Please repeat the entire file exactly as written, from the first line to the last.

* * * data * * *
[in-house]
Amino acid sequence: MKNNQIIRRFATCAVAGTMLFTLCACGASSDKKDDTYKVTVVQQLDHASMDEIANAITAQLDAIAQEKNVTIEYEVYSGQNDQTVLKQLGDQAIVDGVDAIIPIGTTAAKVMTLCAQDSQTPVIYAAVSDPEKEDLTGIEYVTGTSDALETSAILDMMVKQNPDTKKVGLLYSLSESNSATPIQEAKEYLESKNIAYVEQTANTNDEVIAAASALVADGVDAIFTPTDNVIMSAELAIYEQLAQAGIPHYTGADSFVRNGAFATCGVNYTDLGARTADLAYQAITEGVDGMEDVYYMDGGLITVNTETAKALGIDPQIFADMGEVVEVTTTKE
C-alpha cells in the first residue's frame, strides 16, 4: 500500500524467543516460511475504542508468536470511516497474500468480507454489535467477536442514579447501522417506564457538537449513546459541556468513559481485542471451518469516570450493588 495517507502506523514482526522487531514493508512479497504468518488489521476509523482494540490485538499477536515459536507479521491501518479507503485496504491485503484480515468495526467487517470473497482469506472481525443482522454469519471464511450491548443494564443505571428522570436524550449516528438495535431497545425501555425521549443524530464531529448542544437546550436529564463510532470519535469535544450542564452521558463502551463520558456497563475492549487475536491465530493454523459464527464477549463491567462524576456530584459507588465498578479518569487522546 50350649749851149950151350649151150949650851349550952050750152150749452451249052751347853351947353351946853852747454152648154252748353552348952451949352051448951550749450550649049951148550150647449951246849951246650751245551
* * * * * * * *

[in-house]
Amino acid sequence: MKNNQIIRRFATCAVAGTMLFTLCACGASSDKKDDTYKVTVVQQLDHASMDEIANAITAQLDAIAQEKNVTIEYEVYSGQNDQTVLKQLGDQAIVDGVDAIIPIGTTAAKVMTLCAQDSQTPVIYAAVSDPEKEDLTGIEYVTGTSDALETSAILDMMVKQNPDTKKVGLLYSLSESNSATPIQEAKEYLESKNIAYVEQTANTNDEVIAAASALVADGVDAIFTPTDNVIMSAELAIYEQLAQAGIPHYTGADSFVRNGAFATCGVNYTDLGARTADLAYQAITEGVDGMEDVYYMDGGLITVNTETAKALGIDPQIFADMGEVVEVTTTKE
C-alpha cells in the first residue's frame, strides 16, 4: 500500500524467543516460511475504542508468536470511516497474500468480507454489535467477536442514579447501522417506564457538537449513546459541556468513559481485542471451518469516570450493588 495517507502506523514482526522487531514493508512479497504468518488489521476509523482494540490485538499477536515459536507479521491501518479507503485496504491485503484480515468495526467487517470473497482469506472481525443482522454469519471464511450491548443494564443505571428522570436524550449516528438495535431497545425501555425521549443524530464531529448542544437546550436529564463510532470519535469535544450542564452521558463502551463520558456497563475492549487475536491465530493454523459464527464477549463491567462524576456530584459507588465498578479518569487522546 50350649749851149950151350649151150949650851349550952050750152150749452451249052751347853351947353351946853852747454152648154252748353552348952451949352051448951550749450550649049951148550150647449951246849951246650751245551